News - 24 June 2021

Tasmanian Government Appears To Be Deliberately Misrepresenting World Heritage Committee’s “concerns”

  • At least 10 questions, concerns and requests contained in World Heritage Committee’s draft decision still require a response

  • Tasmanian Government’s initial statement fails to address a single concern

  • Rejecting World Heritage Committee’s concerns undermines island’s ‘eco tourism’ aspirations

The Tasmanian Government still needs to respond to the at-least 10 outstanding questions, requests and concerns in the World Heritage Committee’s draft decision (p70) regarding the Tasmanian Wilderness World Heritage Area.

In its initial response, the Tasmanian Government has failed to address any of these issues and instead appears to have deliberately misconstrued the Committee’s decision to provide itself with an excuse to reject the Committee’s detailed and legitimate concerns.

“To suggest that the Committee is requesting that, according to the Minister for Parks, Jacquie Petrusma, 'all developments, potentially including any works by the Parks and Wildlife Service… [need] another layer of approvals' appears to be deliberately misrepresenting the World Heritage Committee,” said Tom Allen for the Wilderness Society Tasmania.

There are 177 pages of regularly updated Operational Guidelines that make clear what the Government’s practical obligations are.

“The Committee is merely asking the Tasmanian Government to inform it of 'major restorations or new constructions which may affect the Outstanding Universal Value of the property'. A willing World Heritage custodian should consider this straightforward requirement an honour rather than something to squib.

“If the Tasmanian Government fails to respond to the World Heritage Committee’s concerns it will further entrench secrecy over transparency. It would also risk looking like the Gutwein Government’s agenda favours illegitimate development and privatisation over its obligations as a custodian of the world’s highest-rated World Heritage wilderness,” said Mr Allen.

In particular, the Tasmanian Government still needs to respond to the following outstanding items:

  • Given the Committee has asked for “more specific guidance on how exactly the wilderness values of the property should be considered in decision-making processes related to tourism management”, the Government needs to explain why the provision of “no net loss” to wilderness in the draft Tourism Master Plan was removed from the final Master Plan. (Especially as this point was explicitly referenced by the Government in its summary of public submissions - see below.) Who requested its removal and why? (Was it the current or former Minister for Parks?) How can the Government claim that the final Tourism Master Plan has responded to the Committee’s concerns if this commitment was mysteriously cut from the final plan, not least without any consultation?

Extract from summary of public submissions into the Tourism Master Plan for the Tasmanian Wilderness World Heritage Area.
  • How can the Tasmanian Government claim that there’s an “approved management plan in place and a robust assessment process” while it continues to invite tourism proposals that breach the Management Plan, something the Tasmanian Audit Office has previously noted (para 3.6)?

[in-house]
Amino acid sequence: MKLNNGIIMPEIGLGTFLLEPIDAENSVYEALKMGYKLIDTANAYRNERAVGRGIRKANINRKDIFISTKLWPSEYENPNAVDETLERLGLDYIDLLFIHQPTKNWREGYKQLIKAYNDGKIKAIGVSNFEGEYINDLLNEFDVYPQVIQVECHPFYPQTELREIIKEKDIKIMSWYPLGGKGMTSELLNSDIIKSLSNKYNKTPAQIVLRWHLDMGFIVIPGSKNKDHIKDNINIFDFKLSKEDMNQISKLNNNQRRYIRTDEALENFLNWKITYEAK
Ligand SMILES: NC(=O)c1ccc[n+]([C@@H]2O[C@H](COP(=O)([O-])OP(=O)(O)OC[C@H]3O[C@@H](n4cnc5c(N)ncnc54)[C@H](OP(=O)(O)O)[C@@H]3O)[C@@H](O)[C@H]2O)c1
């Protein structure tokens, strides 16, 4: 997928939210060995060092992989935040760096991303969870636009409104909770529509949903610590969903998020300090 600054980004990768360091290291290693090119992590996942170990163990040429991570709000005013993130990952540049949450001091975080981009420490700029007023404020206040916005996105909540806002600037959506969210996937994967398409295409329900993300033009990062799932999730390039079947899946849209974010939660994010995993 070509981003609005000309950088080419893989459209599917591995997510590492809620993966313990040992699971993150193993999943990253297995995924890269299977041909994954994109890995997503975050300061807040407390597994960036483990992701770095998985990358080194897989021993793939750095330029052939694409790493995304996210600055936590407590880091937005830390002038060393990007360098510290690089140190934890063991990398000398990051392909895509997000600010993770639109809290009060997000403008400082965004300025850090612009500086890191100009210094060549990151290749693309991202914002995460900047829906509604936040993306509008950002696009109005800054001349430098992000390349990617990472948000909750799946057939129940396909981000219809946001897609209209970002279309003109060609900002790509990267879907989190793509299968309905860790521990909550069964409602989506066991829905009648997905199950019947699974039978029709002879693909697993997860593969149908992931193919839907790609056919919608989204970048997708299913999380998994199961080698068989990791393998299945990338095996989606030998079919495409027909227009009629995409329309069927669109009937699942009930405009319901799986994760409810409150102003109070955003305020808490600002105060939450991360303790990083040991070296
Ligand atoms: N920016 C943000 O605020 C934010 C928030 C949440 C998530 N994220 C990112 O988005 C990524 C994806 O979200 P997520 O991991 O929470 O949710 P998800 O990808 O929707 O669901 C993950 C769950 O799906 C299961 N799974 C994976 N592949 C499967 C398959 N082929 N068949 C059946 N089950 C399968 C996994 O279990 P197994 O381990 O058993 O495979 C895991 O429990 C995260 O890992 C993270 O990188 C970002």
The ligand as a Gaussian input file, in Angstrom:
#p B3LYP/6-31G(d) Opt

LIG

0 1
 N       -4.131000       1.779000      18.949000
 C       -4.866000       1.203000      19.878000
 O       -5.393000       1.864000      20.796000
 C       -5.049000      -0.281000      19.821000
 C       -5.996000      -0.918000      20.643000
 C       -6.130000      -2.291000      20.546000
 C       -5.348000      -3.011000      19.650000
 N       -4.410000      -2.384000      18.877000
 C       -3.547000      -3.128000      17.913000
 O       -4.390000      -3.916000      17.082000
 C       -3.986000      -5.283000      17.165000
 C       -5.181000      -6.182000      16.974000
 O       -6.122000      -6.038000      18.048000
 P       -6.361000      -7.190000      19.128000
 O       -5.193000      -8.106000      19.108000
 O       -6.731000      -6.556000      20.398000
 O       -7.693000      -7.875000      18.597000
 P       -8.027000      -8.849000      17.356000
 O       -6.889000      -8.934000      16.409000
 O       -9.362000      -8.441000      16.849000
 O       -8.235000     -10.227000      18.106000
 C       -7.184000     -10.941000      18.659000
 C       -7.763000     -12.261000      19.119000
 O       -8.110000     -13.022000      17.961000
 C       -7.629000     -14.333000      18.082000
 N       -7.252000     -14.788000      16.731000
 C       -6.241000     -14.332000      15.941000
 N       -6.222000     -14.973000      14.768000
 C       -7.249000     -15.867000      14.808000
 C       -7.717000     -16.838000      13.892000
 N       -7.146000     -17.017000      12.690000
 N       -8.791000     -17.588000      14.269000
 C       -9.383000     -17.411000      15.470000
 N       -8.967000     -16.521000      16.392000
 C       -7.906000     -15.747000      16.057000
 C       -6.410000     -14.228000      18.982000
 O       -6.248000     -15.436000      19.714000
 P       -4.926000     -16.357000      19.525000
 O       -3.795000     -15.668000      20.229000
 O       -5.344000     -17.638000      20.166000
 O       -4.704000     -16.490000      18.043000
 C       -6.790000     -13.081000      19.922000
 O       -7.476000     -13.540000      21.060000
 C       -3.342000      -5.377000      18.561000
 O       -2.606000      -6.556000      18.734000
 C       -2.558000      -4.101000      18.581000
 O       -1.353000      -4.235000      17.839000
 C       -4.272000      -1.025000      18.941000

• When and how does the Tasmanian Government intend to complete the assessment of Aboriginal cultural and heritage values within the TWWHA, something that’s been outstanding since 2015? (And can the Government confirm it plans to move to a joint management arrangement with the palawa and ultimately return the TWWHA land to rightful Aboriginal ownership?)

  • Why is the Tasmanian Government proposing to gazette reserves at the lowest possible level of conservation when State and Commonwealth Governments have previously promised, in public and in multiple previous reports to the World Heritage Committee, that it would implement Recommendation 11 from the 2015 Reactive Monitoring Mission report and gazette them as new national parks?

  • The Tasmanian Government needs to explain why the Committee’s concerns about the Tourism Master Plan are “not warranted”. The Government alleges the concerns relate to “previous drafts” of the Master Plan, but UNESCO’s draft decision refers to the final Master Plan.

  • The Tasmanian Government claims that it has addressed UNESCO’s concerns about the Master Plan. How?

  • On what basis are the World Heritage Committee’s concerns “outside the functions of the WHC”, not least because the Committee refers to its own operational guidelines (paragraph 172)?

Operational Guidelines, paragraph 172 (p49)

“The World Heritage Committee invites the States Parties to the Convention to inform the Committee, through the Secretariat, of their intention to undertake or to authorize in an area protected under the Convention major restorations or new constructions which may affect the Outstanding Universal Value of the property. Notice should be given as soon as possible (for instance, before drafting basic documents for specific projects) and before making any decisions that would be difficult to reverse, so that the Committee may assist in seeking appropriate solutions to ensure that the Outstanding Universal Value of the property is fully preserved.”

For further comment: Tom Allen, 0434 614 323